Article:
Mak­ing roots in Har­bour Grace

New eco­nomic de­vel­op­ment of­fi­cer wants to bal­ance history with busi­ness ac­itvity

The Compass - - EDITORIAL - BY MELISSA JENK­INS

For most of her adult life, Erika Pardy trav­elled around the world, never in­tend­ing to move back to New­found­land and Labrador.

But af­ter stints in On­tario and Que­bec, the United King­dom and all over the United States, the Goose Bay na­tive had a strong urge to make the move back home, set­ting up roots in Har­bour Grace.

With a wide range of job po­si­tions and ex­pe­ri­ence, Pardy is not a stranger to eco­nomic de­vel­op­ment. The mother of three was pre­vi­ously em­ployed with the North­east Avalon Re­gional De­vel­op­ment board, Metroworth Con­sult­ing and Mod­ern Busi­ness Equip­ment Ltd. in the busi­ness de­vel­op­ment field.

But ex­pe­ri­ence is not what Pardy will say if asked why she is qual­i­fied for the po­si­tion of eco­nomic de­vel­op­ment of­fi­cer for the Town of Har­bour Grace. The rea­son she would give is her pas­sion for work­ing with peo­ple.

Hit the ground run­ning

Ear­lier this year, Pardy signed on to work in the town of some 3,100 peo­ple. Her po­si­tion will en­tail bring­ing busi­ness and tourism to the area, some­thing she be­lieves is im­por­tant for ev­ery­one in the com­mu­nity.

Since May, it hasn’t be un­com­mon to see Pardy knock­ing on doors around town to chat with lo­cals about what they would like to see hap­pen in Har­bour Grace.

But what is her man­date in a town that is striv­ing for eco­nomic growth but also wants to keep its history alive?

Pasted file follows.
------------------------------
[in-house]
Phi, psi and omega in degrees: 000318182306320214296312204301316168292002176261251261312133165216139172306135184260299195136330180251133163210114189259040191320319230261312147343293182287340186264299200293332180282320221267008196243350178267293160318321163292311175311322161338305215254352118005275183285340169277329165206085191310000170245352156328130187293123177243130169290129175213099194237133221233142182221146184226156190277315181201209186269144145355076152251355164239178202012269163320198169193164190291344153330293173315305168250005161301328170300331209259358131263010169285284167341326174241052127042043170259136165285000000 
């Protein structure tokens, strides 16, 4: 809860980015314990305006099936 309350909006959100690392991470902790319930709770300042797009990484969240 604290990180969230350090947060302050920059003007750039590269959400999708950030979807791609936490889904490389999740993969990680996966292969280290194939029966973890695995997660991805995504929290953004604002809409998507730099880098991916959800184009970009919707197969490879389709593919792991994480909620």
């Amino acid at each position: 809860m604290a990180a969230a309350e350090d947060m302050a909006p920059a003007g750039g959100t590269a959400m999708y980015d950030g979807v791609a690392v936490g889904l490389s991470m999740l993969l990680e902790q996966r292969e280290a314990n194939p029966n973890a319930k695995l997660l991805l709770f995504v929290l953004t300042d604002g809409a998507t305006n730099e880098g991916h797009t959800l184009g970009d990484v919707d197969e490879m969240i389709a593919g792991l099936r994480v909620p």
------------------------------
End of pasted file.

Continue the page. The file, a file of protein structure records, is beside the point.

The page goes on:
“I’m a di­chotomy,” Pardy tells The Com­pass in her new of­fice ear­lier this month. “I love both eco­nomic and busi­ness growth, but I also love history. I’m very in­ter­ested in keep­ing both alive in Har­bour Grace. One does not take prece­dence over the other.”

One thing she would love to see hap­pen is the town to be­come a des­ti­na­tion point for those tour­ing the re­gion, rather than just a drive through. One way she hopes to achieve this is to work with other eco­nomic de­vel­op­ment of- fi­cers from neigh­bour­ing com­mu­ni­ties, in­clud­ing Bay Roberts and Car­bon­ear, to cre­ate a more in­clu­sive and di­verse tourism des­ti­na­tion to ben­e­fit the area.

“I want to bring the com­mu­nity to­gether,” she states. “Peo­ple of Conception Bay North have the right to pros­per and en­joy the ben­e­fits of the econ­omy that New­found­land and Labrador cur­rently has. We have a gold­mine that we’re sit­ting on his­tor­i­cally and busi­ness op­por­tu­nity-wise.”

Back­ground

Although Pardy was born in Goose Bay, she spent most of her child­hood on Fogo Is­land, spend- ing sum­mers in Twill­ingate. When she was fin­ished high school, she wanted to ex­pe­ri­ence the world, travel to dif­fer­ent places and see the big cities. But she al­ways wanted to get ed­u­cated.

Her first stop was Toronto to be­gin study­ing nurs­ing, which she re­al­ize quickly she didn’t en­joy it.

She changed her ma­jor to vet­eri­nar­ian sciences, and con­tin­ued her ed­u­ca­tion over the years by study­ing psy­chol­ogy and busi­ness.

For many years Pardy ran her own com­pa­nies, in­clud­ing a holis­tic pet treat­ments for health and be­havioural is­sues in Canada, the US and the UK. She is also the editor-in-chief and founder of both The Pro­gres­sive Pet mag­a­zine and Dogs… Nat­u­rally, in­ter­na­tional mag­a­zines that high­light some of the holis­tic ap­proaches she has re­searched for an­i­mals. As a pub­lisher, dig­i­tal mar­ket­ing strate­gist and CEO of Main Street Mag­a­zines, she helps cre­ate ex­po­sure for small, lo­cal busi­nesses. She is also pres­i­dent and CEO of Quadra Plus, where she is work­ing to cre­ate herbal and al­ter­na­tive prod­ucts for pets.

MELISSA JENK­INS/THE COM­PASS

Pardy is set­tling in nicely in her new po­si­tion as eco­nomic de­vel­op­ment of­fi­cer in the Town of Har­bour Grace.

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